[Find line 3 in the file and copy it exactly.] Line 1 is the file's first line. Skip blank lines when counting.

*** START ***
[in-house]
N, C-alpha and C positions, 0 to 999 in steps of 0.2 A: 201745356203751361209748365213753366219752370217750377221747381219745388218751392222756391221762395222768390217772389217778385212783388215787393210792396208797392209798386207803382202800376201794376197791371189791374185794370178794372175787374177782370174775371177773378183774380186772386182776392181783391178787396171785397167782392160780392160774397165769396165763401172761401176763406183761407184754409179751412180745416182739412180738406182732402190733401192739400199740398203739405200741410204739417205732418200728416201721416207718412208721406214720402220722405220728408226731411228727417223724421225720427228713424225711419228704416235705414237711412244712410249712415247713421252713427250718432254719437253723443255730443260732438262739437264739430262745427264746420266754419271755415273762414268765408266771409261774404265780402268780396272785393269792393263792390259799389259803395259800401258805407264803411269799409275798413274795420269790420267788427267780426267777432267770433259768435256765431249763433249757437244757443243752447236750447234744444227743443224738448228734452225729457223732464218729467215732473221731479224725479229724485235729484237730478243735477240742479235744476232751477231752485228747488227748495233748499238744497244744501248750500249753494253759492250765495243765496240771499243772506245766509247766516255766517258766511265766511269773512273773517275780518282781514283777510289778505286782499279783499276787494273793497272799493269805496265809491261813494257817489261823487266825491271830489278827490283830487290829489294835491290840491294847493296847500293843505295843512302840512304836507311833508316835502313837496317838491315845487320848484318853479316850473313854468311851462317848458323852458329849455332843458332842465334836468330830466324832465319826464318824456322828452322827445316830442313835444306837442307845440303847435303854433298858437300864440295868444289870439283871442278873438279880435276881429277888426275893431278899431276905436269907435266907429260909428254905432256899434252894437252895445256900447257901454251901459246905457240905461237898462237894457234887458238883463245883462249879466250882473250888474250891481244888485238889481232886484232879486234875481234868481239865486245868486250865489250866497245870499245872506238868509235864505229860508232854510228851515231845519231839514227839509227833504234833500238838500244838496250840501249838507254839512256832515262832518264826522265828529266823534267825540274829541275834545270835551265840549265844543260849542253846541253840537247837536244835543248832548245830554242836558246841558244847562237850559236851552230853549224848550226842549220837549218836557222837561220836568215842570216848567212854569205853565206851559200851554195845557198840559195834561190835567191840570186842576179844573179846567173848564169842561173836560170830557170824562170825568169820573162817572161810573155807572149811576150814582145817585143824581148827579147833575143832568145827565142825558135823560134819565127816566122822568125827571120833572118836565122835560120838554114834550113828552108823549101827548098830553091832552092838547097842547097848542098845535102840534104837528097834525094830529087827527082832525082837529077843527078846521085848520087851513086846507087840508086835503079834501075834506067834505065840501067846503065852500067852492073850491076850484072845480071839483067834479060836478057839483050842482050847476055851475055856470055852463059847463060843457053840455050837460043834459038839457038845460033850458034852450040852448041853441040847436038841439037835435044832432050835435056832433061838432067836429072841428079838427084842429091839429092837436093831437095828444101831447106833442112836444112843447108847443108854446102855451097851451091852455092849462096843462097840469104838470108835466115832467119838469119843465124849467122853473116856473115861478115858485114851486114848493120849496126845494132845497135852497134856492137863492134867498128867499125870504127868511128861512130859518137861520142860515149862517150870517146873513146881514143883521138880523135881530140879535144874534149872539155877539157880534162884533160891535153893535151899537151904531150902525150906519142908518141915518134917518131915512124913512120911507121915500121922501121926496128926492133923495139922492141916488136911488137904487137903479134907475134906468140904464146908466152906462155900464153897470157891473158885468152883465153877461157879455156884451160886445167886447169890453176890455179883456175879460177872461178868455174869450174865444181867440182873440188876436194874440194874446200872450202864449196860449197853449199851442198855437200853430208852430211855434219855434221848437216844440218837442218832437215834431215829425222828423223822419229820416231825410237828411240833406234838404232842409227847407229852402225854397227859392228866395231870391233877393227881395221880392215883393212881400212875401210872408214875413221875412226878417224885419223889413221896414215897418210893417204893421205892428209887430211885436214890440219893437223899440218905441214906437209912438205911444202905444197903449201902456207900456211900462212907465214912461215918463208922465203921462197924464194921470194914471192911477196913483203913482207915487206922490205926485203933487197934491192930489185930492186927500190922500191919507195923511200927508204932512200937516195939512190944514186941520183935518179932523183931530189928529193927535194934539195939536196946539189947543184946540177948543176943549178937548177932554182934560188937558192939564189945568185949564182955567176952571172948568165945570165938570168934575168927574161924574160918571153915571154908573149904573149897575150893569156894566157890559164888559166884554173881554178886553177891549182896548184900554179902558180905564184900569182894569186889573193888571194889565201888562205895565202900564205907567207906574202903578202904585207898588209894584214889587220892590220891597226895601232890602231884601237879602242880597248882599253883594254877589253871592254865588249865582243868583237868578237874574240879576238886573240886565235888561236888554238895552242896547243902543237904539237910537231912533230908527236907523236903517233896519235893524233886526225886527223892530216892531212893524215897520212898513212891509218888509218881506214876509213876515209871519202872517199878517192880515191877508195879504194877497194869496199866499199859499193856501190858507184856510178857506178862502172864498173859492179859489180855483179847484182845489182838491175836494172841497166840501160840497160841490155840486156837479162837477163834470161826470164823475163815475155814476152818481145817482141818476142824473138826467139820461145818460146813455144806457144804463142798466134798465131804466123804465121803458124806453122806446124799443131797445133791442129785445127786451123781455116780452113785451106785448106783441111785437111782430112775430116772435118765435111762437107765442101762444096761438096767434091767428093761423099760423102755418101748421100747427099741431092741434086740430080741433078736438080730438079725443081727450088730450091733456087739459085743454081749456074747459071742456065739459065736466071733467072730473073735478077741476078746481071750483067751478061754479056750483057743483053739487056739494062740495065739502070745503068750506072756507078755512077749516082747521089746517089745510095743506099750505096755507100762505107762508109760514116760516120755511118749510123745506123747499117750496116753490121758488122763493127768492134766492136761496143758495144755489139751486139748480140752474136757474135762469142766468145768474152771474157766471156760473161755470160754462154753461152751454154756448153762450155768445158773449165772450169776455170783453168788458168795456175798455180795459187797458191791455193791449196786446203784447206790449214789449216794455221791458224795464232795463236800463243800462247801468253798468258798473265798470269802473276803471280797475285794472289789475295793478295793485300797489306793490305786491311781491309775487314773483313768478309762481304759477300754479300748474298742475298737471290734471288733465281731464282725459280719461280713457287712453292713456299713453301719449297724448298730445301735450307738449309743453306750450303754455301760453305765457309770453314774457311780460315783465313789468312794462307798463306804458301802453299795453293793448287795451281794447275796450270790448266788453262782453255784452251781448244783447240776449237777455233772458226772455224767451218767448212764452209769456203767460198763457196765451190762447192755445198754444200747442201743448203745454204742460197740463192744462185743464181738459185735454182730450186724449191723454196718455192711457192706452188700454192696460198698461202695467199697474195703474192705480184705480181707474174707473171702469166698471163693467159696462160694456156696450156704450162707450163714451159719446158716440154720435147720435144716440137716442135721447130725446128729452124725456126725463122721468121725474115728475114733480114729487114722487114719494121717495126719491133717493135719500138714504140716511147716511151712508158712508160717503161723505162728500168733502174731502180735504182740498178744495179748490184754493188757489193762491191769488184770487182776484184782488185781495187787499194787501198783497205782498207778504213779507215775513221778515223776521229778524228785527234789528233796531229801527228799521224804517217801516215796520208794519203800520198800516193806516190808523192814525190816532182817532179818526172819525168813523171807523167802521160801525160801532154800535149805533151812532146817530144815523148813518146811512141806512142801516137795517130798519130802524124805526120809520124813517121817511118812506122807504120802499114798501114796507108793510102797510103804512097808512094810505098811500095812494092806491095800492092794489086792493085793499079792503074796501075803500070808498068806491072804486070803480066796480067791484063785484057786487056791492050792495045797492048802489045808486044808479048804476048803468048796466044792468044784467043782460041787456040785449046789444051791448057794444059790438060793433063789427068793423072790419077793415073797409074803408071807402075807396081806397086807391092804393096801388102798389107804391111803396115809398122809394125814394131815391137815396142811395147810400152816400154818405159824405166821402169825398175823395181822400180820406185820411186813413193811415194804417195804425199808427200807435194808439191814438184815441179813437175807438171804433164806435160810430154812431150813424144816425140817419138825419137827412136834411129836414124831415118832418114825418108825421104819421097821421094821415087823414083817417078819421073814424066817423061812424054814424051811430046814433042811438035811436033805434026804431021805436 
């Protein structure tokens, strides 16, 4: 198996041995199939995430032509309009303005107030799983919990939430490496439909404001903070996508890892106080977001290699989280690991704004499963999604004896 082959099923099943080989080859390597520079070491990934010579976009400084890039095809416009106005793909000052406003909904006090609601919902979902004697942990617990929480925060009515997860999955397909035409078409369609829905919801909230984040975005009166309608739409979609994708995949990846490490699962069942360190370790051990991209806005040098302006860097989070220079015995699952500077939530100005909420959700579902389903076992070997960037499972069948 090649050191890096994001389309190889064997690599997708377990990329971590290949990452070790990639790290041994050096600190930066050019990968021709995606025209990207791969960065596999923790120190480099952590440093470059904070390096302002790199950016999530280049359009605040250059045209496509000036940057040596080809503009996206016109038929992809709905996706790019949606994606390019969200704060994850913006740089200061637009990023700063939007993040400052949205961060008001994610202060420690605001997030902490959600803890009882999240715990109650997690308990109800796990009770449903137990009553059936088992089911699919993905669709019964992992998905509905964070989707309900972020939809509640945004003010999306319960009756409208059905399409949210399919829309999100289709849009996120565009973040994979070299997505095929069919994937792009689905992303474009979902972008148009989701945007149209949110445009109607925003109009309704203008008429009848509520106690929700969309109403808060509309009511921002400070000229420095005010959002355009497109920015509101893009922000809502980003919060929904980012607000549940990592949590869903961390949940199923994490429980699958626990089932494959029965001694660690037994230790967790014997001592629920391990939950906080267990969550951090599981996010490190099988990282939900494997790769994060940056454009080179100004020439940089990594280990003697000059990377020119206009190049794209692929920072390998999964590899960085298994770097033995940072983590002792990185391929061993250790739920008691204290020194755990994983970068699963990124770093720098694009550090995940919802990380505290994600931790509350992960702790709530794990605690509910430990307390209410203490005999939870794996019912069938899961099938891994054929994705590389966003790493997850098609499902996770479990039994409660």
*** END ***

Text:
């Protein structure tokens, strides 16, 4: 198996041995199939995430032509309009303005107030799983919990939430490496439909404001903070996508890892106080977001290699989280690991704004499963999604004896 082959099923099943080989080859390597520079070491990934010579976009400084890039095809416009106005793909000052406003909904006090609601919902979902004697942990617990929480925060009515997860999955397909035409078409369609829905919801909230984040975005009166309608739409979609994708995949990846490490699962069942360190370790051990991209806005040098302006860097989070220079015995699952500077939530100005909420959700579902389903076992070997960037499972069948 090649050191890096994001389309190889064997690599997708377990990329971590290949990452070790990639790290041994050096600190930066050019990968021709995606025209990207791969960065596999923790120190480099952590440093470059904070390096302002790199950016999530280049359009605040250059045209496509000036940057040596080809503009996206016109038929992809709905996706790019949606994606390019969200704060994850913006740089200061637009990023700063939007993040400052949205961060008001994610202060420690605001997030902490959600803890009882999240715990109650997690308990109800796990009770449903137990009553059936088992089911699919993905669709019964992992998905509905964070989707309900972020939809509640945004003010999306319960009756409208059905399409949210399919829309999100289709849009996120565009973040994979070299997505095929069919994937792009689905992303474009979902972008148009989701945007149209949110445009109607925003109009309704203008008429009848509520106690929700969309109403808060509309009511921002400070000229420095005010959002355009497109920015509101893009922000809502980003919060929904980012607000549940990592949590869903961390949940199923994490429980699958626990089932494959029965001694660690037994230790967790014997001592629920391990939950906080267990969550951090599981996010490190099988990282939900494997790769994060940056454009080179100004020439940089990594280990003697000059990377020119206009190049794209692929920072390998999964590899960085298994770097033995940072983590002792990185391929061993250790739920008691204290020194755990994983970068699963990124770093720098694009550090995940919802990380505290994600931790509350992960702790709530794990605690509910430990307390209410203490005999939870794996019912069938899961099938891994054929994705590389966003790493997850098609499902996770479990039994409660």